combination of a majority of the whole very improbable, if not
impracticable. The first method prevails in all governments
possessing an hereditary or self-appointed authority. This, at
best, is but a precarious security; because a power independent
of the society may as well espouse the unjust views of the major,
as the rightful interests of the minor party, and may possibly be
turned against both parties. The second method will be
exemplified in the federal republic of the United States. Whilst
all authority in it will be derived from and dependent on the
society, the society itself will be broken into so many parts,
interests, and classes of citizens, that the rights of
individuals, or of the minority, will be in little danger from
interested combinations of the majority. In a free government
the security for civil rights must be the same as that for
religious rights. It consists in the one case in the
multiplicity of interests, and in the other in the multiplicity
of sects. The degree of security in both cases will depend on
the number of interests and sects; and this may be presumed to
depend on the extent of country and number of people comprehended
under the same government. This view of the subject must
particularly recommend a proper federal system to all the sincere
and considerate friends of republican government, since it shows
that in exact proportion as the territory of the Union may be
formed into more circumscribed Confederacies, or States
oppressive combinations of a majority will be facilitated: the
best security, under the republican forms, for the rights of
every class of citizens, will be diminished: and consequently the
stability and independence of some member of the government, the
only other security, must be proportionately increased. Justice
is the end of government. It is the end of civil society. It
ever has been and ever will be pursued until it be obtained, or
until liberty be lost in the pursuit. In a society under the
forms of which the stronger faction can readily unite and oppress
the weaker, anarchy may as truly be said to reign as in a state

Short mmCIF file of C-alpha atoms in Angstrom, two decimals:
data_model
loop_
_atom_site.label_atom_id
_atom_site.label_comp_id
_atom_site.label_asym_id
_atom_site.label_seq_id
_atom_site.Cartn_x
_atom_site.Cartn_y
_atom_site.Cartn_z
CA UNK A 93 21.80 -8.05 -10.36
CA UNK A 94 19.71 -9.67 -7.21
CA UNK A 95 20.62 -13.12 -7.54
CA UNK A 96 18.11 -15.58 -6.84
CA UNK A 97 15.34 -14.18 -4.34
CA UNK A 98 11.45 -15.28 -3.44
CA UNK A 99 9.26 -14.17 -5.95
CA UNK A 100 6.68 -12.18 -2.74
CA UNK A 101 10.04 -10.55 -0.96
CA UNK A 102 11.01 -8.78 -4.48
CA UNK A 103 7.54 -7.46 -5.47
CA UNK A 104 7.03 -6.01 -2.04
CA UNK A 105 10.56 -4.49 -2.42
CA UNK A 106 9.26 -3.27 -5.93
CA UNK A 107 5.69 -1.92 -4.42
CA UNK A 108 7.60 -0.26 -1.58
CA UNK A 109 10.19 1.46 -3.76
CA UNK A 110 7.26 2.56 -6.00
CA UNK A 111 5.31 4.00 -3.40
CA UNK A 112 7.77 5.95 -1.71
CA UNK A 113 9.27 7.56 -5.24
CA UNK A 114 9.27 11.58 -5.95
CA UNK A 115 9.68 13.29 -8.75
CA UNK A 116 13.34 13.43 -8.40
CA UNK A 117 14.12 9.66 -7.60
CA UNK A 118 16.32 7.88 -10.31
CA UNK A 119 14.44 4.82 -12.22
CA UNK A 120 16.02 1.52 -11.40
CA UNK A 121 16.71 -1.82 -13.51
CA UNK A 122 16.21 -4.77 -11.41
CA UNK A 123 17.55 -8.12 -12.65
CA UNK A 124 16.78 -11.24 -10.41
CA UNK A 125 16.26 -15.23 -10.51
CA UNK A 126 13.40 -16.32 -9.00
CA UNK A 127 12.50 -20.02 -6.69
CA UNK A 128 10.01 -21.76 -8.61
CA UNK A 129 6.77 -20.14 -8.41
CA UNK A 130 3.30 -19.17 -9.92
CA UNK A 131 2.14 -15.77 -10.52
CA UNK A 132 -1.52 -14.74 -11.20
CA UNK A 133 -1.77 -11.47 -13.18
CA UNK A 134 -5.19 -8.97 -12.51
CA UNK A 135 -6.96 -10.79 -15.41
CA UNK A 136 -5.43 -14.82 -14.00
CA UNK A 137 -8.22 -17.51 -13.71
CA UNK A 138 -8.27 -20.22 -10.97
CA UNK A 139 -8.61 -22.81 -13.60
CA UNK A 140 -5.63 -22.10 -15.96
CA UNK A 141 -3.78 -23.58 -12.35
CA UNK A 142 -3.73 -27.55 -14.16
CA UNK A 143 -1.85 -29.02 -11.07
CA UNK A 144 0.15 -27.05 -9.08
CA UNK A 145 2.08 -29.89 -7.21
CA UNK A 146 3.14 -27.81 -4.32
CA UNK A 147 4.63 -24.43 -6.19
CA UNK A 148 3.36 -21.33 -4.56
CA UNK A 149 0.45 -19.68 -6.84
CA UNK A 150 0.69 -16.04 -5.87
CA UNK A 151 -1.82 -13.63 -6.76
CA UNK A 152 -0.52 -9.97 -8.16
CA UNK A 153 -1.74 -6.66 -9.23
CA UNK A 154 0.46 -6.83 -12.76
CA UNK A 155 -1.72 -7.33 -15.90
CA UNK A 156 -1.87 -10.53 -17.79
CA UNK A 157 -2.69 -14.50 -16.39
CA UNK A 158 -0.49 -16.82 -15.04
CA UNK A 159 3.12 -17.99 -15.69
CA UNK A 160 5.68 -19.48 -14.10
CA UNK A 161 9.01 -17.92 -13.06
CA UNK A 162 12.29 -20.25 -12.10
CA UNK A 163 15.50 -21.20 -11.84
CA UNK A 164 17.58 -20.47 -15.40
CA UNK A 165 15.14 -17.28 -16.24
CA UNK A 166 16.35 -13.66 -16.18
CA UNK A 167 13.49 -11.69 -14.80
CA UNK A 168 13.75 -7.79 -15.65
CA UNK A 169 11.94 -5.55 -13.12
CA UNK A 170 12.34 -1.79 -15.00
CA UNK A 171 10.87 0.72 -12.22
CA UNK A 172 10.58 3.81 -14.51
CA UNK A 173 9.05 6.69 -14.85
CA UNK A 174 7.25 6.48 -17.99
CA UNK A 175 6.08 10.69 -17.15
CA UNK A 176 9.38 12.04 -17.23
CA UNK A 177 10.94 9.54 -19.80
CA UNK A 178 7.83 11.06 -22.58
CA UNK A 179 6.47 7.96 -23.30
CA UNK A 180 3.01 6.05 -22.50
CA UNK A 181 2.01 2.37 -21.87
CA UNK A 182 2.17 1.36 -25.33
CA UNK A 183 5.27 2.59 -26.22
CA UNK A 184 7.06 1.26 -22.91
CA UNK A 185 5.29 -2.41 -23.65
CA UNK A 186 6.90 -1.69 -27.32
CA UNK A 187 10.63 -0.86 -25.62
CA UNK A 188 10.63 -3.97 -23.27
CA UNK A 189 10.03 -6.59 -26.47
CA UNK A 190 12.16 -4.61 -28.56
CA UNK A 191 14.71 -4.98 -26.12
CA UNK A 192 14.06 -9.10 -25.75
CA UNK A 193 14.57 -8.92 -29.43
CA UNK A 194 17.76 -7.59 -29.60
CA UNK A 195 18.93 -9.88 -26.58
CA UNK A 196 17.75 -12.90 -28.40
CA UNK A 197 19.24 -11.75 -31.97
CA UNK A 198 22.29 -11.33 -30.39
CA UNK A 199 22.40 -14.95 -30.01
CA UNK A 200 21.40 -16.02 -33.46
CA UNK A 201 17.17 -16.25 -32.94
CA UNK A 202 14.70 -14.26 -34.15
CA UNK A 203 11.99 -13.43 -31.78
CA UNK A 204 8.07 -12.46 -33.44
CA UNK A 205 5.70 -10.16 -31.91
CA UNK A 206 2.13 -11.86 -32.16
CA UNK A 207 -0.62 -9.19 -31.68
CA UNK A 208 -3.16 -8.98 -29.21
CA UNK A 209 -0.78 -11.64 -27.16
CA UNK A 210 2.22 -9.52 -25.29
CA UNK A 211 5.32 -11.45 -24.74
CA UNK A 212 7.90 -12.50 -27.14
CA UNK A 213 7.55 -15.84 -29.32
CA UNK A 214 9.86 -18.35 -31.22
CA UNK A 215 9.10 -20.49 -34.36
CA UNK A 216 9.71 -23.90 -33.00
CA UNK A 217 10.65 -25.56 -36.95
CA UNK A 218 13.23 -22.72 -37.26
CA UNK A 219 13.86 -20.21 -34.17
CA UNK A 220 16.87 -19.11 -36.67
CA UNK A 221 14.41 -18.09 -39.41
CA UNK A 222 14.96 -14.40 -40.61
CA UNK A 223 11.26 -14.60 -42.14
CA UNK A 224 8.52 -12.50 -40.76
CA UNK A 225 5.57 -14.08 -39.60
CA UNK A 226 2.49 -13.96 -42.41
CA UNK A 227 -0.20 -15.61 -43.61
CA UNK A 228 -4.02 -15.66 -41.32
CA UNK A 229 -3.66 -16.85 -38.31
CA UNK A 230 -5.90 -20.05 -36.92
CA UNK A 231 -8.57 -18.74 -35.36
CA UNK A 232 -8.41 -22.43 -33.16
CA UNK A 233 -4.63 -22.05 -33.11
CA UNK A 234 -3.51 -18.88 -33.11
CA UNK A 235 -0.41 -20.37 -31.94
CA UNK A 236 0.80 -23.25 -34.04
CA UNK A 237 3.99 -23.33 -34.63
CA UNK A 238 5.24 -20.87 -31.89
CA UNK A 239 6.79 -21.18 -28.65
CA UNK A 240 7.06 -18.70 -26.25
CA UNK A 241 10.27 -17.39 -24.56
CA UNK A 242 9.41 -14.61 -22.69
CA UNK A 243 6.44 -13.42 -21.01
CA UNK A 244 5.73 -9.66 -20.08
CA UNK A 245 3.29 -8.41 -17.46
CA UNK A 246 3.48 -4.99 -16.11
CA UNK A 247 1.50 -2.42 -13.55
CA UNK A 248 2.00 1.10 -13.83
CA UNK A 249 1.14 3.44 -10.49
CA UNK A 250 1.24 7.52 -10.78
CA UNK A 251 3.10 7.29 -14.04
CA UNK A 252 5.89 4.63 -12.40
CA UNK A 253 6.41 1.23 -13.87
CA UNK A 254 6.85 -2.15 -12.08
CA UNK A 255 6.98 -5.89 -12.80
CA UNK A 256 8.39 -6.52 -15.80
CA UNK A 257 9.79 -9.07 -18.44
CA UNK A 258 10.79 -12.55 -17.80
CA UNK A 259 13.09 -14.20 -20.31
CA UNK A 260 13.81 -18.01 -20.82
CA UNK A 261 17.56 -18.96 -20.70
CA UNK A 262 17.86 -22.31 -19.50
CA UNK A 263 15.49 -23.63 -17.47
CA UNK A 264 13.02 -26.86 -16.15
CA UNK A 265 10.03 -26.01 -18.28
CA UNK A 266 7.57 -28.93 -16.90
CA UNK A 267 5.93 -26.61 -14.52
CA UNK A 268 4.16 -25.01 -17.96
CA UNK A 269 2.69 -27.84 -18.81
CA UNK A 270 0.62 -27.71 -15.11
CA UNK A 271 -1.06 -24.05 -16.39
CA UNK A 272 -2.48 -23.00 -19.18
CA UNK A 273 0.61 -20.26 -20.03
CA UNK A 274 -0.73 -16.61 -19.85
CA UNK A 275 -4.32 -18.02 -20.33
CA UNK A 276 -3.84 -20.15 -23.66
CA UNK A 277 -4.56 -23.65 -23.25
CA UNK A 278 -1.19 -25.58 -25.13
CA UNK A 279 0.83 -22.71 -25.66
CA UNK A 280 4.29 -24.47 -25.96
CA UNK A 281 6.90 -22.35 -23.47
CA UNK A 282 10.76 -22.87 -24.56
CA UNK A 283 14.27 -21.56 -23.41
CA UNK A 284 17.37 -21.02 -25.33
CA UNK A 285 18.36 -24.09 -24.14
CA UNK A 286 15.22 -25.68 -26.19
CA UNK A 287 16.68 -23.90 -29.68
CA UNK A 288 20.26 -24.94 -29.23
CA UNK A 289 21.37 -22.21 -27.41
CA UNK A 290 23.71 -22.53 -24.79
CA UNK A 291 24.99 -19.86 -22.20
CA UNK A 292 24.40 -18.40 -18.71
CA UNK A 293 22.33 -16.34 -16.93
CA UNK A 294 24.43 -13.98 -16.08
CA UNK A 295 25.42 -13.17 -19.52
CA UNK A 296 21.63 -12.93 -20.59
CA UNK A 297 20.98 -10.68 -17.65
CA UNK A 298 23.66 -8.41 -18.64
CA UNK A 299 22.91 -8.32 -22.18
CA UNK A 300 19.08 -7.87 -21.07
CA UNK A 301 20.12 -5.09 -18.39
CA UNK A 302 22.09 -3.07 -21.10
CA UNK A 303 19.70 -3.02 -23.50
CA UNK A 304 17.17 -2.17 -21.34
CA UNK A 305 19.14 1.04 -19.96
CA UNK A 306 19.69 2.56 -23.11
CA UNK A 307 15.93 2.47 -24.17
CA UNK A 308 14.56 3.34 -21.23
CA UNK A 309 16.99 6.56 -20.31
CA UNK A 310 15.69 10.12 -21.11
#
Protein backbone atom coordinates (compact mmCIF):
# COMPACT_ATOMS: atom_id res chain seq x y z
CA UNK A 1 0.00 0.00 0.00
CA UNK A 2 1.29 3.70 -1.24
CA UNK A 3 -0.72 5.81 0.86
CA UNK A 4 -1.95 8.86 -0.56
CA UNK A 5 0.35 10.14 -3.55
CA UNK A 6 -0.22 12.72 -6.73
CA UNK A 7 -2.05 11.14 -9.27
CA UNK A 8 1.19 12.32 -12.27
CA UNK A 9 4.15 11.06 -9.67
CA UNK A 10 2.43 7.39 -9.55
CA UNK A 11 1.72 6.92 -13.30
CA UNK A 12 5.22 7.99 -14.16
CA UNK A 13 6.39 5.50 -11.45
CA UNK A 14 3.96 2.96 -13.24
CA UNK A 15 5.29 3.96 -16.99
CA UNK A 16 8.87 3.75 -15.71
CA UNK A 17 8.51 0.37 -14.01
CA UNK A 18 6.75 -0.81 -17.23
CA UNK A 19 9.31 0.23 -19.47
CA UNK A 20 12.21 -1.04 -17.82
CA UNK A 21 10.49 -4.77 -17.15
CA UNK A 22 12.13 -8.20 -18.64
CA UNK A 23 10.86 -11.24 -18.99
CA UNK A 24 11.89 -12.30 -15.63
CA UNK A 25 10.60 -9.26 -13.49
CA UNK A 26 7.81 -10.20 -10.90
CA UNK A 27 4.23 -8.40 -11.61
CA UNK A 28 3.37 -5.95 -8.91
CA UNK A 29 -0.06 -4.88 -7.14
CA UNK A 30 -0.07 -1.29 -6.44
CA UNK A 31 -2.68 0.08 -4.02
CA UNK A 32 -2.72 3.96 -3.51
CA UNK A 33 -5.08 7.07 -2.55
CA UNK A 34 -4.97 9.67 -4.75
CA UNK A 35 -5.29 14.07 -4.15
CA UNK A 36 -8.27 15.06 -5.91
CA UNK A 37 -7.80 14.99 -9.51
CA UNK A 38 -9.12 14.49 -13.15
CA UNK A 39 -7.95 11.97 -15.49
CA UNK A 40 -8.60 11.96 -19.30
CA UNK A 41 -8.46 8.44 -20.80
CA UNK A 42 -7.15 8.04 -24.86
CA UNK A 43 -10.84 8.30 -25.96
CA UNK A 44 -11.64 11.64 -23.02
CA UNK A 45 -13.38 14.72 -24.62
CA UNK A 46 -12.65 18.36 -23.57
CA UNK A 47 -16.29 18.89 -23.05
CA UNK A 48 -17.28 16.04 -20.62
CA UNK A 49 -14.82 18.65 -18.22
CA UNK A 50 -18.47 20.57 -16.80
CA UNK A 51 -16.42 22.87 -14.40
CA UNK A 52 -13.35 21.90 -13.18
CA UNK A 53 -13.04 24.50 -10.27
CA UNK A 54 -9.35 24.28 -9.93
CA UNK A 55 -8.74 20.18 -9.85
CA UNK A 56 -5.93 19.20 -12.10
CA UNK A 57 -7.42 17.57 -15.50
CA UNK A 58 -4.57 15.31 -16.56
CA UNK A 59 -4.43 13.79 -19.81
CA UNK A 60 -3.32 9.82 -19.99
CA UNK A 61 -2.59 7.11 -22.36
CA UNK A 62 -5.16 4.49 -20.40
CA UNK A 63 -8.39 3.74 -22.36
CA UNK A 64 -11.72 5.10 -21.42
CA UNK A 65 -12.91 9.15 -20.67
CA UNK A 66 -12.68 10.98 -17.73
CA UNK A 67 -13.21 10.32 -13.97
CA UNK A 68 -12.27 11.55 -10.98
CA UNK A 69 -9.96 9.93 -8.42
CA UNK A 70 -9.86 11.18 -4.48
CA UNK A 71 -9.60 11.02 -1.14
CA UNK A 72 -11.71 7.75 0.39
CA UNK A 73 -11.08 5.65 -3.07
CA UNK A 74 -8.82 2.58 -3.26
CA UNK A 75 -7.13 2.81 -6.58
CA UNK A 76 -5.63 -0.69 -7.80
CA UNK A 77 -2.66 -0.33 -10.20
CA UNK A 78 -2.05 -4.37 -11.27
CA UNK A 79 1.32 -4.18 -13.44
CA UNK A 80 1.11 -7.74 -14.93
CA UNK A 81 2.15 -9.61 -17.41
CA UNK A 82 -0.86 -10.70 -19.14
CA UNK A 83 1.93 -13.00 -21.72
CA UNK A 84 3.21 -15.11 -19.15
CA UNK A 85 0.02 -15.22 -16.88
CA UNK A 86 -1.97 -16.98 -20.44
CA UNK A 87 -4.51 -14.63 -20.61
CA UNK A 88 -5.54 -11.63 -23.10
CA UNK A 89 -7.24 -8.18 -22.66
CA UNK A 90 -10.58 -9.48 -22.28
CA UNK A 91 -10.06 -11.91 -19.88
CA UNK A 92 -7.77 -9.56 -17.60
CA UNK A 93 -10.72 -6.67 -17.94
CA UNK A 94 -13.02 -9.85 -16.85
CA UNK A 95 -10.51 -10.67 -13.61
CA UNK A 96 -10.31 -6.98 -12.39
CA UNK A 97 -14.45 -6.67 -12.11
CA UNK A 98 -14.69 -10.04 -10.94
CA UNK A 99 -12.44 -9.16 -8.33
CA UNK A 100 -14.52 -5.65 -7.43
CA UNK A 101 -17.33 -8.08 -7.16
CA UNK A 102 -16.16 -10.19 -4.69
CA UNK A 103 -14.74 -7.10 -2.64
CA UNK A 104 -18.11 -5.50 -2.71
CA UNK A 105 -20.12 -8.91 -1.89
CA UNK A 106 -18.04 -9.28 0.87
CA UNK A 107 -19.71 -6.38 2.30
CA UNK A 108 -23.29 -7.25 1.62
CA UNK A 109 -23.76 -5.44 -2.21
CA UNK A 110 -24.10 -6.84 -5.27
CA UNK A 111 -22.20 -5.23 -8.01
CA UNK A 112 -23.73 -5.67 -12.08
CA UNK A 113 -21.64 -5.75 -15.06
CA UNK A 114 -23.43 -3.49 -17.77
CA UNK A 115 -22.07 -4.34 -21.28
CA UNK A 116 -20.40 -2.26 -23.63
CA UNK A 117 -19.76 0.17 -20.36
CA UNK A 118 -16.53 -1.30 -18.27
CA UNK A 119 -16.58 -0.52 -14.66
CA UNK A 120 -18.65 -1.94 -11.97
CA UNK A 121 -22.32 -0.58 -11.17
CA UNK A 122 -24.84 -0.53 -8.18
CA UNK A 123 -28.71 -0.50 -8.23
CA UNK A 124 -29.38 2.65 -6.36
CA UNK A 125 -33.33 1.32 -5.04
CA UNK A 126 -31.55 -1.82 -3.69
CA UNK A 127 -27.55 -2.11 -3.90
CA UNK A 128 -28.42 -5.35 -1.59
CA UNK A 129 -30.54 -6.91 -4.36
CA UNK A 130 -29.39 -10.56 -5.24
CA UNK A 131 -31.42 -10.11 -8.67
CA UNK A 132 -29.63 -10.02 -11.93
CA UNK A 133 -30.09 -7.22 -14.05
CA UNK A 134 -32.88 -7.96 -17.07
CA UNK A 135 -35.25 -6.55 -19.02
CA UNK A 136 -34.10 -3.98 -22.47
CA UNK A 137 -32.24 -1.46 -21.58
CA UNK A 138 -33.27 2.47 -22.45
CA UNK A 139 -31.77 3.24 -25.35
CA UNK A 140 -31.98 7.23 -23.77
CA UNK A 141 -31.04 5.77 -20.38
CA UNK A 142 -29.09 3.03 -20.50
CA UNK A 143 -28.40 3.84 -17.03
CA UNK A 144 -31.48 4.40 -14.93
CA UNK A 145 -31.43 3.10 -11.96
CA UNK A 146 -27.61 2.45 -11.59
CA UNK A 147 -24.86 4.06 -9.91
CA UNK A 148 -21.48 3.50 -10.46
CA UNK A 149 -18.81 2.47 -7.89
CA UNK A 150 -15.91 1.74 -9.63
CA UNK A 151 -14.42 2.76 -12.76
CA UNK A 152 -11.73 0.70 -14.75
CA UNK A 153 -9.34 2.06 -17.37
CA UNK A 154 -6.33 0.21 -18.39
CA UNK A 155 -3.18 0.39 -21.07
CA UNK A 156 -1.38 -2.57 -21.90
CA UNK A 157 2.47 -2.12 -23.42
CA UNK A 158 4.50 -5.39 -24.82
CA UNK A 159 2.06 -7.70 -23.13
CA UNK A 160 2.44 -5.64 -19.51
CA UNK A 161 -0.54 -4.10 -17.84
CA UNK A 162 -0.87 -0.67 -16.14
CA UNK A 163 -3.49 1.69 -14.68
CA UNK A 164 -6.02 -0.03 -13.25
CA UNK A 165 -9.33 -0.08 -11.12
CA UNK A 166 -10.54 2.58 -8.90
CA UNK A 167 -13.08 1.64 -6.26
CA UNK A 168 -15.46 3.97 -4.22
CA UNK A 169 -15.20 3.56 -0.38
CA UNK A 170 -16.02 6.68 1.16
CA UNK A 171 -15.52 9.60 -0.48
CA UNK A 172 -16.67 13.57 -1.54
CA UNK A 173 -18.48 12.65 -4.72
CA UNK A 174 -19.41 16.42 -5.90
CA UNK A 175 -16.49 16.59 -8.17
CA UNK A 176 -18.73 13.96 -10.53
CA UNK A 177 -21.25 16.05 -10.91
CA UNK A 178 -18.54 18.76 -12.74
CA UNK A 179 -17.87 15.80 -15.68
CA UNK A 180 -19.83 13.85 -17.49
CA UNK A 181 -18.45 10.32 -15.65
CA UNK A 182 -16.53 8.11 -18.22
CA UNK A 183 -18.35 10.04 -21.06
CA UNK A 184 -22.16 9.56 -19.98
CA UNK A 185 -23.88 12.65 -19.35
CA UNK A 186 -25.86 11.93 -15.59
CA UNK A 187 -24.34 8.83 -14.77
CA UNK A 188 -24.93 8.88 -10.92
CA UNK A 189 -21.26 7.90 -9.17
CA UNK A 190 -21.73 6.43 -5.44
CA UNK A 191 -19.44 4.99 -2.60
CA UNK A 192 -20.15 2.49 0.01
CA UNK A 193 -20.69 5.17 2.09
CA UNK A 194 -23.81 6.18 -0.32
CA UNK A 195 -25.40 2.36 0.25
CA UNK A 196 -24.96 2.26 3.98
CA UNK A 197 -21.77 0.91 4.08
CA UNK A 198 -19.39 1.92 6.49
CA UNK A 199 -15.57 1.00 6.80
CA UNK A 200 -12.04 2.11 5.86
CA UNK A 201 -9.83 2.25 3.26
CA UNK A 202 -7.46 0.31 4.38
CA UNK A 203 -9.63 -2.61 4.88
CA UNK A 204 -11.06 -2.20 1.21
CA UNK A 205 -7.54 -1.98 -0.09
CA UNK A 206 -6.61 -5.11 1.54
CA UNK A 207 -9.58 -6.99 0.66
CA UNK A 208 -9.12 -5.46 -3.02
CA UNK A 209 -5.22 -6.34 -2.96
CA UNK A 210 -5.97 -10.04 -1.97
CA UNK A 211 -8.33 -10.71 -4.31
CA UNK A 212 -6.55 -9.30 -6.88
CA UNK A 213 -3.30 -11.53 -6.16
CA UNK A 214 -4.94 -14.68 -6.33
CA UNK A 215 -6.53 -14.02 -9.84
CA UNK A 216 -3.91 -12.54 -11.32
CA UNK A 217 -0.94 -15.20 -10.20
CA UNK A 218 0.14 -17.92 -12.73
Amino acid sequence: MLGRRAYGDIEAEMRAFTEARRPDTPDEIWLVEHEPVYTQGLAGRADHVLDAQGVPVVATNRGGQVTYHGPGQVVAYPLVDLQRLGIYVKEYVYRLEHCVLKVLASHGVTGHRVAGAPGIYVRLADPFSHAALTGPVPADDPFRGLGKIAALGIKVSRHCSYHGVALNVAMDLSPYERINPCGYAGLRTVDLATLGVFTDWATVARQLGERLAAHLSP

of nature, where the weaker individual is not secured against the
violence of the stronger; and as, in the latter state, even the
stronger individuals are prompted, by the uncertainty of their
condition, to submit to a government which may protect the weak
as well as themselves; so, in the former state, will the more
powerful factions or parties be gradnally induced, by a like

motive, to wish for a government which will protect all parties,
the weaker as well as the more powerful. It can be little
doubted that if the State of Rhode Island was separated from the
Confederacy and left to itself, the insecurity of rights under
the popular form of government within such narrow limits would be
displayed by such reiterated oppressions of factious majorities
that some power altogether independent of the people would soon
be called for by the voice of the very factions whose misrule had
proved the necessity of it. In the extended republic of the
United States, and among the great variety of interests, parties,
and sects which it embraces, a coalition of a majority of the
whole society could seldom take place on any other principles
than those of justice and the general good; whilst there being
thus less danger to a minor from the will of a major party, there
must be less pretext, also, to provide for the security of the
former, by introducing into the government a will not dependent
on the latter, or, in other words, a will independent of the
society itself. It is no less certain than it is important,
notwithstanding the contrary opinions which have been
entertained, that the larger the society, provided it lie within
a practical sphere, the more duly capable it will be of
self-government. And happily for the REPUBLICAN CAUSE, the
practicable sphere may be carried to a very great extent, by a
judicious modification and mixture of the FEDERAL PRINCIPLE.


To top